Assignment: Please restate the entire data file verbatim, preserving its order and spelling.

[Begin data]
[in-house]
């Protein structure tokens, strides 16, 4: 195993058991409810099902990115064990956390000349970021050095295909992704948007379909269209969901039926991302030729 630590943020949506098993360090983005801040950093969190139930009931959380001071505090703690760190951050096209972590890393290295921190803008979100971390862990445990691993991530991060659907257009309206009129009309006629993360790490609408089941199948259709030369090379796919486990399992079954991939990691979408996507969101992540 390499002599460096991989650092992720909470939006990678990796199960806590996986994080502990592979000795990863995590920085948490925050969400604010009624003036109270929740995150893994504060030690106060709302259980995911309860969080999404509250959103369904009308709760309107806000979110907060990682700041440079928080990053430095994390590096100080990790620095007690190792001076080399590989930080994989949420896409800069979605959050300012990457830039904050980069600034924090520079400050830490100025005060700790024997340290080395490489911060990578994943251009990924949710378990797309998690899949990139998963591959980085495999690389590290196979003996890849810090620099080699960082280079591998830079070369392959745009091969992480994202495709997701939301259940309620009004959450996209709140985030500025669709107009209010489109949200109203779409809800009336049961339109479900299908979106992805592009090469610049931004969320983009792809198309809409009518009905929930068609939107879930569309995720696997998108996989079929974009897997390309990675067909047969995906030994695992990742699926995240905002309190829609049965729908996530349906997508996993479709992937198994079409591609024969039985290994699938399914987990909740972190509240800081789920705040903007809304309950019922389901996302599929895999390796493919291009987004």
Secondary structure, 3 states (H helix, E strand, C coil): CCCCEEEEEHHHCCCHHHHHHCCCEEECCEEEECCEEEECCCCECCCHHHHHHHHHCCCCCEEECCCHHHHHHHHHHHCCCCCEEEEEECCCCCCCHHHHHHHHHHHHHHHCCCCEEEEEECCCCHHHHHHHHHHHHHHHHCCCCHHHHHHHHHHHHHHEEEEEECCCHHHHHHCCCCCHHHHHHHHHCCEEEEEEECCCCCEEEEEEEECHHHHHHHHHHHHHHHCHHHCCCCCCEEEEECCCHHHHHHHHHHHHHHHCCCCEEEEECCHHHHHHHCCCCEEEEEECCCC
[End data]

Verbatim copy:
[in-house]
């Protein structure tokens, strides 16, 4: 195993058991409810099902990115064990956390000349970021050095295909992704948007379909269209969901039926991302030729 630590943020949506098993360090983005801040950093969190139930009931959380001071505090703690760190951050096209972590890393290295921190803008979100971390862990445990691993991530991060659907257009309206009129009309006629993360790490609408089941199948259709030369090379796919486990399992079954991939990691979408996507969101992540 390499002599460096991989650092992720909470939006990678990796199960806590996986994080502990592979000795990863995590920085948490925050969400604010009624003036109270929740995150893994504060030690106060709302259980995911309860969080999404509250959103369904009308709760309107806000979110907060990682700041440079928080990053430095994390590096100080990790620095007690190792001076080399590989930080994989949420896409800069979605959050300012990457830039904050980069600034924090520079400050830490100025005060700790024997340290080395490489911060990578994943251009990924949710378990797309998690899949990139998963591959980085495999690389590290196979003996890849810090620099080699960082280079591998830079070369392959745009091969992480994202495709997701939301259940309620009004959450996209709140985030500025669709107009209010489109949200109203779409809800009336049961339109479900299908979106992805592009090469610049931004969320983009792809198309809409009518009905929930068609939107879930569309995720696997998108996989079929974009897997390309990675067909047969995906030994695992990742699926995240905002309190829609049965729908996530349906997508996993479709992937198994079409591609024969039985290994699938399914987990909740972190509240800081789920705040903007809304309950019922389901996302599929895999390796493919291009987004």
Secondary structure, 3 states (H helix, E strand, C coil): CCCCEEEEEHHHCCCHHHHHHCCCEEECCEEEECCEEEECCCCECCCHHHHHHHHHCCCCCEEECCCHHHHHHHHHHHCCCCCEEEEEECCCCCCCHHHHHHHHHHHHHHHCCCCEEEEEECCCCHHHHHHHHHHHHHHHHCCCCHHHHHHHHHHHHHHEEEEEECCCHHHHHHCCCCCHHHHHHHHHCCEEEEEEECCCCCEEEEEEEECHHHHHHHHHHHHHHHCHHHCCCCCCEEEEECCCHHHHHHHHHHHHHHHCCCCEEEEECCHHHHHHHCCCCEEEEEECCCC